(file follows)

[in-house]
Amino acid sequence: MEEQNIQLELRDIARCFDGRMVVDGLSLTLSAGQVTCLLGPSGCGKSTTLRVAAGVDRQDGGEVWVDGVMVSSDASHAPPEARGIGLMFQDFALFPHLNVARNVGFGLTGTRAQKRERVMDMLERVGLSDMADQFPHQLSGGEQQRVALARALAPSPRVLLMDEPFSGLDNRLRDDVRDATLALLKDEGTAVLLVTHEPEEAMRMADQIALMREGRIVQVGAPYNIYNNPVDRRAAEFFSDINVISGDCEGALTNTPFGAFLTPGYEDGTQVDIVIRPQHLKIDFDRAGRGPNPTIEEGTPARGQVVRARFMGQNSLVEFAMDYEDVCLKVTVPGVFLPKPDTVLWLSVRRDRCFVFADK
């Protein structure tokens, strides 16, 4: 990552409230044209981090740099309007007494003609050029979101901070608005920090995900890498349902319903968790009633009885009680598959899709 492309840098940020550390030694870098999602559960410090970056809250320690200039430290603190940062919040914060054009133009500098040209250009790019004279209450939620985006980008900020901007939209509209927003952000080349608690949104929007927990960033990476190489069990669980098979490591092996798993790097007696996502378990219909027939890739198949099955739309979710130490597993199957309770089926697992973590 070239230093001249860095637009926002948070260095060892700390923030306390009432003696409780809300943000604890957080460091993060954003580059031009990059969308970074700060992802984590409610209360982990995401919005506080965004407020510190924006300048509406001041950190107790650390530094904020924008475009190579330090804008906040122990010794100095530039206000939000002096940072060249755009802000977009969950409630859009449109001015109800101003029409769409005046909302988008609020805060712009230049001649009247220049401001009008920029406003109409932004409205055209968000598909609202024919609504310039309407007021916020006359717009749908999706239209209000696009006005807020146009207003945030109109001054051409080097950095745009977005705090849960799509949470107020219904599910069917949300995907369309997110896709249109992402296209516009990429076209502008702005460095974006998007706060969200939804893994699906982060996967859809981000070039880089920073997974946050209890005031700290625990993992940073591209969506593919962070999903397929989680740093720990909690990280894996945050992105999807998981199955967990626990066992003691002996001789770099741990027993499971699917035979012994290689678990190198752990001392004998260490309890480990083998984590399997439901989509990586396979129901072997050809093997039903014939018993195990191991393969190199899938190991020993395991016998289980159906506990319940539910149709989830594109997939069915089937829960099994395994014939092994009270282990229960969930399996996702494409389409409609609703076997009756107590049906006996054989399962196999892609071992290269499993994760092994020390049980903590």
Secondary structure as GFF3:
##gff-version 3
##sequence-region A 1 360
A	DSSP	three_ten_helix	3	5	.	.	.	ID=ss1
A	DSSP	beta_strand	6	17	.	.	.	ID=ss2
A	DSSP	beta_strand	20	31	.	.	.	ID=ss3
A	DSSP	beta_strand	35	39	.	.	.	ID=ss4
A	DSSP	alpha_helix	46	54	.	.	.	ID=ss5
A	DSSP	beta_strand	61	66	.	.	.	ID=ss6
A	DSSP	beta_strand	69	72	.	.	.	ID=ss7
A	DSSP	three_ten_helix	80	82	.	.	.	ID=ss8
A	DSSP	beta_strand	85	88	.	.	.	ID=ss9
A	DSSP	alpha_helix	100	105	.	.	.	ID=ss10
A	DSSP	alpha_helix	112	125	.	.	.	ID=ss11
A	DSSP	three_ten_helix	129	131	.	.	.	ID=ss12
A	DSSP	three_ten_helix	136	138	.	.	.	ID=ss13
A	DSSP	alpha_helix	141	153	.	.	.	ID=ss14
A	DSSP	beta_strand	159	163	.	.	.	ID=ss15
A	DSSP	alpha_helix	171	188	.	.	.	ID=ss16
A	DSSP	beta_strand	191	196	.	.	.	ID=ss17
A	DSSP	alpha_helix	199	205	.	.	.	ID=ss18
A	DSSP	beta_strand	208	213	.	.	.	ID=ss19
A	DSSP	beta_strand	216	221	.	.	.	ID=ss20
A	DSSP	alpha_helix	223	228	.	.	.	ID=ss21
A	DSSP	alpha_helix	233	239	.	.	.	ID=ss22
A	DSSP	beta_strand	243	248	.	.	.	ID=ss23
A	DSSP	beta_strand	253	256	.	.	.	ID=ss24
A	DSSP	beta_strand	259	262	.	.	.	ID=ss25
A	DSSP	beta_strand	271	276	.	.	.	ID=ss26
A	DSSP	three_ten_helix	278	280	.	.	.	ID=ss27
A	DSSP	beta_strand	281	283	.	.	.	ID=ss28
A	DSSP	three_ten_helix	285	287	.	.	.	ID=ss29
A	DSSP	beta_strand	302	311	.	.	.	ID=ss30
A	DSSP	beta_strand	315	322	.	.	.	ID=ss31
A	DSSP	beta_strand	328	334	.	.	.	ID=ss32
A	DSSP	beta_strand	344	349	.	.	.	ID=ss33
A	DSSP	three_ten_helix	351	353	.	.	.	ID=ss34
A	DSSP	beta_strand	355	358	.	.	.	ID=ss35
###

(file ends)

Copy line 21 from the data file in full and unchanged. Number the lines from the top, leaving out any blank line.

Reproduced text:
A	DSSP	beta_strand	159	163	.	.	.	ID=ss15